Retinitis Pigmentosa



Retinitis pigmentosa (RP) is a group of inherited eye diseases that often leads to severe visual problems. The retina is a layer of light-sensitive tissue that lines the back of the eye. It converts visual images that we see into nerve impulses that it sends to the brain. Some types of RP are associated with other inherited conditions. This disorder is named for the irregular clumps of black pigment that usually occur in the retina with this disease.
Normal Anatomy of the Eye
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Many types of RP are caused by a genetic mutation. Some cases occur sporadically.
Vision loss occurs when light-sensitive cells in the retina gradually break down. There are 2 types of cells in the retina:
In most forms of retinitis pigmentosa, the rods die. Vision, thus, becomes impaired at night. The ability to see things off to the side while looking ahead also decreases.
In some forms of RP, the cones are lost. In those cases, central and color vision suffers. Vision loss usually progresses over a period of many years.

Risk Factors

RP is more common in males and in those with family members who have it.


Reduction of vision is usually first noted in childhood or early adulthood. The disease gradually worsens. After a number of years, vision loss may become severe.
Symptoms vary, depending on the type of retinal cell that is affected. Both eyes often experience similar vision loss.
It should be noted that RP is a slowly progressive disease over many years and that most people never become completely blind. In fact, even though many people with RP are considered “legally blind,” it is only because they have very constricted fields of vision (poor peripheral vision). Some still maintain excellent central visual acuity.
In general, RP may cause:
Blurry vision from cataracts may complicate RP later in the disease.


Your doctor will ask about your symptoms and medical history, and perform an eye exam. You may be referred to an eye specialist for further treatment.
Vision tests may include:


There is no effective treatment or cure for RP. Treatment aims to help you function with the vision that you have. Your doctor can counsel you about expected patterns of vision loss based on the type of RP you have. Recommendations include:

Vitamin A

One study implied that large doses of vitamin A can slow the progression of RP by approximately 2% per year. However, the use of this finding is controversial. For one, it is a very mild effect given the large dose. Secondly, there may be side effects of such large doses of vitamin A. Always talk to your doctor before taking any supplements.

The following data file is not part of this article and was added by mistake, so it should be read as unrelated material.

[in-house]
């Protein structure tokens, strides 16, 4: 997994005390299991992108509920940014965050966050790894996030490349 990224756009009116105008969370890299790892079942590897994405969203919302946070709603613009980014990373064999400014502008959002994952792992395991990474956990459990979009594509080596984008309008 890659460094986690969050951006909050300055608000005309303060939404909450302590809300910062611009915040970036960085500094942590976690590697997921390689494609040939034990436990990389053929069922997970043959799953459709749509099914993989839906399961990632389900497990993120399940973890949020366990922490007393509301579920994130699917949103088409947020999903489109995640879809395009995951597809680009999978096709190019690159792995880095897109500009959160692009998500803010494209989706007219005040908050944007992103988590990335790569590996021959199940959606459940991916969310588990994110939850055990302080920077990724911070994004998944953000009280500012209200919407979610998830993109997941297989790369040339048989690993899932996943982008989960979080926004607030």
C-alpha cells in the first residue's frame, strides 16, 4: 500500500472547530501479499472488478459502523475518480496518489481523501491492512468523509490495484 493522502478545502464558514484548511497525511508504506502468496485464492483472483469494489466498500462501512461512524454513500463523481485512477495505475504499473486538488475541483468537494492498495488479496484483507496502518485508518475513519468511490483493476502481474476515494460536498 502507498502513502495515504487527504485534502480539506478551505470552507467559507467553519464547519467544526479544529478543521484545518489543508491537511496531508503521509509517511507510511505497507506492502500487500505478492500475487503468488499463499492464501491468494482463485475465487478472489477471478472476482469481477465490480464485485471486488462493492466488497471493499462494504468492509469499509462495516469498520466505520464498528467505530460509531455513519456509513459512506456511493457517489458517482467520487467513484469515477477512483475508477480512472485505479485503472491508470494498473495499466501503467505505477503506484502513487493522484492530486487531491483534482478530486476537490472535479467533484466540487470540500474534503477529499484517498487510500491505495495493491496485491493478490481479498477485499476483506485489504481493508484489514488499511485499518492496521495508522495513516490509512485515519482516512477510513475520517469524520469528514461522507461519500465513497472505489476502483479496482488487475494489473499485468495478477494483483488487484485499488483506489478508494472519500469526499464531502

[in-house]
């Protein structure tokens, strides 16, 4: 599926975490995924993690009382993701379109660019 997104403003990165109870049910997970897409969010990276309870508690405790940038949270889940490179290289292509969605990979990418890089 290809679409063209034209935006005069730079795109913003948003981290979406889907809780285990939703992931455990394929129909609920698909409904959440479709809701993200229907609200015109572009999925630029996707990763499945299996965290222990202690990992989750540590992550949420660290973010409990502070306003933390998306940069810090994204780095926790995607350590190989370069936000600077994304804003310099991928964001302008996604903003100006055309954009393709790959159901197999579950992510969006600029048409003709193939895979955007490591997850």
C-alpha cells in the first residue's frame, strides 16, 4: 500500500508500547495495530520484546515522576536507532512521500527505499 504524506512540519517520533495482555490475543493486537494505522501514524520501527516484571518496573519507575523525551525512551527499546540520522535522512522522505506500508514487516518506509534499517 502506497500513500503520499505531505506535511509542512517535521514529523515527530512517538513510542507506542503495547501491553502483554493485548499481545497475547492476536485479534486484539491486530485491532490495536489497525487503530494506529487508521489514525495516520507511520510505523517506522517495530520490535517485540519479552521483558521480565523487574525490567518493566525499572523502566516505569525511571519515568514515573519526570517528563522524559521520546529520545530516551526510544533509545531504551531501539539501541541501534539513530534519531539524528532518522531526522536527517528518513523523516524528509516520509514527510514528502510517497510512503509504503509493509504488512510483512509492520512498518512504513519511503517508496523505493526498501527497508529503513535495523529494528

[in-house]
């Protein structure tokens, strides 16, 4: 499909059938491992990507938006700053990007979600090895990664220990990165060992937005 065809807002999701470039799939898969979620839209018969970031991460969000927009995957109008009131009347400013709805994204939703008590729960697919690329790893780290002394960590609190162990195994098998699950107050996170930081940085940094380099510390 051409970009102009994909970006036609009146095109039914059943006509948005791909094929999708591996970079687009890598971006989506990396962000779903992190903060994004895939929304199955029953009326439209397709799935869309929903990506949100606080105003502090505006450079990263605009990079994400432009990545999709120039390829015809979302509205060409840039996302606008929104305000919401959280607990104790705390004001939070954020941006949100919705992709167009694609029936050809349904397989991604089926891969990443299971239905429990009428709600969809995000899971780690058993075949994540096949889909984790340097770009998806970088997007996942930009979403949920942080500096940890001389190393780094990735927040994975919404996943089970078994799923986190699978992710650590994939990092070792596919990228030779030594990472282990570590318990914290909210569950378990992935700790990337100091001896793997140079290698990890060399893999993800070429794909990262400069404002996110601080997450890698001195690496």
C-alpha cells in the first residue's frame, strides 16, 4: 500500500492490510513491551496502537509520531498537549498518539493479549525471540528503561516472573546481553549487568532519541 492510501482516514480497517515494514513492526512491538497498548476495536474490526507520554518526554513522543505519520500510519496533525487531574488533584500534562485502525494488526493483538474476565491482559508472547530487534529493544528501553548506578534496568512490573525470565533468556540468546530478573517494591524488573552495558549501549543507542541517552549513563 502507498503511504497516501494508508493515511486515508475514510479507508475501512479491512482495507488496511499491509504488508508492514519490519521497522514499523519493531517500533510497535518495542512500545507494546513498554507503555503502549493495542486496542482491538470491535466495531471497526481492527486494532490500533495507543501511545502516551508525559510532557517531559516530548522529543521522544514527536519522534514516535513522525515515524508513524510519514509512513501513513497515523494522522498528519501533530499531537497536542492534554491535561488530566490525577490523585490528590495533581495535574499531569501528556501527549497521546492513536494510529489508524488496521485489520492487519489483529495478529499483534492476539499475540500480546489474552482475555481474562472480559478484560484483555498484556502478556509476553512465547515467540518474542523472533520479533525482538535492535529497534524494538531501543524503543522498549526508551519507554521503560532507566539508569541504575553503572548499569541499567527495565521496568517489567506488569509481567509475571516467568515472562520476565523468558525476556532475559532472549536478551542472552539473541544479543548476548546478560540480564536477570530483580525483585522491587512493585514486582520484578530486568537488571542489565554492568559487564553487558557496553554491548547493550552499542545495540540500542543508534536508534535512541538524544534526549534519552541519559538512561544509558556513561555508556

Light Avoidance

Although no direct link has been established, it is generally recommended that everybody, especially those with disorders such as RP, wear dark UV (ultraviolet)-protected sunglasses and a wide-brimmed hat in bright, sunny conditions, such as while skiing or at the beach.

Low-vision Aids

These may include the following:
These may include the following:
Some community organizations offer classes to help people with vision loss adjust and learn how to use vision aids. If you are considered legally blind, you are entitled to many low-vision services at no cost.
You should avoid taking sildenafil. Ask your doctor if there are other medications you should not take.


Once RP has been inherited there are no known ways to prevent the disorder from occurring. If you have RP or have a family history of the disorder, you can talk to a genetic counselor when deciding to have children.


Prevent Blindness America

RP International


Canadian Association of Optometrists

The Canadian National Institute for the Blind


Retinitis pigmentosa. EBSCO DynaMed website. Available at: Updated September 30, 2014. Accessed November 6, 2015.

Retinitis pigmentosa. Merck Manual Professional Version website. Available at: Updated September 2014. Accessed November 6, 2015.

Low vision aids and low vision rehabilitation. American Academy of Ophthalmology Eye Smart website. Available at: Accessed November 6, 2015.

What is retinitis pigmentosa? American Academy of Ophthalmology Eye Smart website. Available at: Accessed November 6, 2015.

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